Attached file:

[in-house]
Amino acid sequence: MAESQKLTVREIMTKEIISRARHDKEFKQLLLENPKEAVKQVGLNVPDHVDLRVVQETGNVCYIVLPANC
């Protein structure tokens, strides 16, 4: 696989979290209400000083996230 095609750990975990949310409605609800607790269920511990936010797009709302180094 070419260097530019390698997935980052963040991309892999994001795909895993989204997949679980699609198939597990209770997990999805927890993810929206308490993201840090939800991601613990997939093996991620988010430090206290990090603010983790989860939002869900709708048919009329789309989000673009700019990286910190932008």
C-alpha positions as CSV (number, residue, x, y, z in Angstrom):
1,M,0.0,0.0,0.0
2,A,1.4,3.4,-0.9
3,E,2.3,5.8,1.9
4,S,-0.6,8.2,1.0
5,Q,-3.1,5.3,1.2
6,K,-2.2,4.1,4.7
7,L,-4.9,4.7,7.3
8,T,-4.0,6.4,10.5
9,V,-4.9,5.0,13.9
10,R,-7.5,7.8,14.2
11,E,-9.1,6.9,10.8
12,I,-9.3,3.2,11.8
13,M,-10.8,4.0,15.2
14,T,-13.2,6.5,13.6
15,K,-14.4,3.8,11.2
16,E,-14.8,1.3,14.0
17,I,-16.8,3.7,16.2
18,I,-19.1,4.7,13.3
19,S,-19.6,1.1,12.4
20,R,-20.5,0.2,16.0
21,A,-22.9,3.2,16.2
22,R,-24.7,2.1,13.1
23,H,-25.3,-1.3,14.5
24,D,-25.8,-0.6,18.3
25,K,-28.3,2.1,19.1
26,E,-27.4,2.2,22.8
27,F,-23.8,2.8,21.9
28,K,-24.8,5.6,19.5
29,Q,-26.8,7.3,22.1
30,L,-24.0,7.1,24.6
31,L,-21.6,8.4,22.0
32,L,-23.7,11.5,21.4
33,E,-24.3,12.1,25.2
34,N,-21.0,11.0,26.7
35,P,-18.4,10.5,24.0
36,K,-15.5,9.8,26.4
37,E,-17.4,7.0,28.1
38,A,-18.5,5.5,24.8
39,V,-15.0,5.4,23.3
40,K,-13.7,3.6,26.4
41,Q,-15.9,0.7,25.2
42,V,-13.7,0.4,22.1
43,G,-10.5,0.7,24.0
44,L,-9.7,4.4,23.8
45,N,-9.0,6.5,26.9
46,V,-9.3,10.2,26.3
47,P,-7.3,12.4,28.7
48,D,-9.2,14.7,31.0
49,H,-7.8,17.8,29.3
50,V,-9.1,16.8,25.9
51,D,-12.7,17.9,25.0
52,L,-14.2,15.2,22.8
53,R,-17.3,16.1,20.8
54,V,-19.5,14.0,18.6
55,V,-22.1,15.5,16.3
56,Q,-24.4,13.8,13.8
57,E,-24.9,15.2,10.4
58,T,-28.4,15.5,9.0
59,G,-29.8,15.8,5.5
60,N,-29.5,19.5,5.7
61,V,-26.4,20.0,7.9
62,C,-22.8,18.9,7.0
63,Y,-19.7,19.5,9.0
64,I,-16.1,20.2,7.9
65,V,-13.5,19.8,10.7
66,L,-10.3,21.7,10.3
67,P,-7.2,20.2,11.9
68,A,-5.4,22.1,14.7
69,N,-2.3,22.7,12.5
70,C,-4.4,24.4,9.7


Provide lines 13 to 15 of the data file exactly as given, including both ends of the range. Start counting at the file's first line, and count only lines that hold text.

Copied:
9,V,-4.9,5.0,13.9
10,R,-7.5,7.8,14.2
11,E,-9.1,6.9,10.8